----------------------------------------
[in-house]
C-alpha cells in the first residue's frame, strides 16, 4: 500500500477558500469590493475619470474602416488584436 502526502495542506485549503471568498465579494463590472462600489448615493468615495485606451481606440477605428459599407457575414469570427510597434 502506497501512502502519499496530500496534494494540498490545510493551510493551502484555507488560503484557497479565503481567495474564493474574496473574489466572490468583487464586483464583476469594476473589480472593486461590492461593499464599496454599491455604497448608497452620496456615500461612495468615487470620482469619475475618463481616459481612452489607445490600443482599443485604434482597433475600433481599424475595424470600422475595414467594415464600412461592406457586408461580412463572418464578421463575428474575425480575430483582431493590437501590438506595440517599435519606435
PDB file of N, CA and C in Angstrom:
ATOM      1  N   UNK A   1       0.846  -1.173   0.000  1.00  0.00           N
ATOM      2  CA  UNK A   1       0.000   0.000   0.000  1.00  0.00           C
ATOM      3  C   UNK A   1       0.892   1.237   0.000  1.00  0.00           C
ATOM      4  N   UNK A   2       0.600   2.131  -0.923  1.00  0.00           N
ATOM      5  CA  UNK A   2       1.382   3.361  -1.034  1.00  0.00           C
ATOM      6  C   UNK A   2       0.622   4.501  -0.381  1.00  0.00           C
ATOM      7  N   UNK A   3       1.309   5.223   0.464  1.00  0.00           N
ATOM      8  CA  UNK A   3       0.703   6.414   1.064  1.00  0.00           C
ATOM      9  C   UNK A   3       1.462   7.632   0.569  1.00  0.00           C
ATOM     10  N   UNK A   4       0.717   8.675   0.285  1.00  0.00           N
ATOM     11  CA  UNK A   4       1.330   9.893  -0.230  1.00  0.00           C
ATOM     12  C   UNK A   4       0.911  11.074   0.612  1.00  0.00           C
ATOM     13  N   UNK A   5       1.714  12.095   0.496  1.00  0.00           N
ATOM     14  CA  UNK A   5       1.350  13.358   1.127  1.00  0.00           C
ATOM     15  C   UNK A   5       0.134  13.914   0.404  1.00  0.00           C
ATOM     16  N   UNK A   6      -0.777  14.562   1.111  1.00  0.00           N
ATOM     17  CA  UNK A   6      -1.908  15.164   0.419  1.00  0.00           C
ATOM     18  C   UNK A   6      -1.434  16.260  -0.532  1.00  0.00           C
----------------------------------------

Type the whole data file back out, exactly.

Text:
[in-house]
C-alpha cells in the first residue's frame, strides 16, 4: 500500500477558500469590493475619470474602416488584436 502526502495542506485549503471568498465579494463590472462600489448615493468615495485606451481606440477605428459599407457575414469570427510597434 502506497501512502502519499496530500496534494494540498490545510493551510493551502484555507488560503484557497479565503481567495474564493474574496473574489466572490468583487464586483464583476469594476473589480472593486461590492461593499464599496454599491455604497448608497452620496456615500461612495468615487470620482469619475475618463481616459481612452489607445490600443482599443485604434482597433475600433481599424475595424470600422475595414467594415464600412461592406457586408461580412463572418464578421463575428474575425480575430483582431493590437501590438506595440517599435519606435
PDB file of N, CA and C in Angstrom:
ATOM      1  N   UNK A   1       0.846  -1.173   0.000  1.00  0.00           N
ATOM      2  CA  UNK A   1       0.000   0.000   0.000  1.00  0.00           C
ATOM      3  C   UNK A   1       0.892   1.237   0.000  1.00  0.00           C
ATOM      4  N   UNK A   2       0.600   2.131  -0.923  1.00  0.00           N
ATOM      5  CA  UNK A   2       1.382   3.361  -1.034  1.00  0.00           C
ATOM      6  C   UNK A   2       0.622   4.501  -0.381  1.00  0.00           C
ATOM      7  N   UNK A   3       1.309   5.223   0.464  1.00  0.00           N
ATOM      8  CA  UNK A   3       0.703   6.414   1.064  1.00  0.00           C
ATOM      9  C   UNK A   3       1.462   7.632   0.569  1.00  0.00           C
ATOM     10  N   UNK A   4       0.717   8.675   0.285  1.00  0.00           N
ATOM     11  CA  UNK A   4       1.330   9.893  -0.230  1.00  0.00           C
ATOM     12  C   UNK A   4       0.911  11.074   0.612  1.00  0.00           C
ATOM     13  N   UNK A   5       1.714  12.095   0.496  1.00  0.00           N
ATOM     14  CA  UNK A   5       1.350  13.358   1.127  1.00  0.00           C
ATOM     15  C   UNK A   5       0.134  13.914   0.404  1.00  0.00           C
ATOM     16  N   UNK A   6      -0.777  14.562   1.111  1.00  0.00           N
ATOM     17  CA  UNK A   6      -1.908  15.164   0.419  1.00  0.00           C
ATOM     18  C   UNK A   6      -1.434  16.260  -0.532  1.00  0.00           C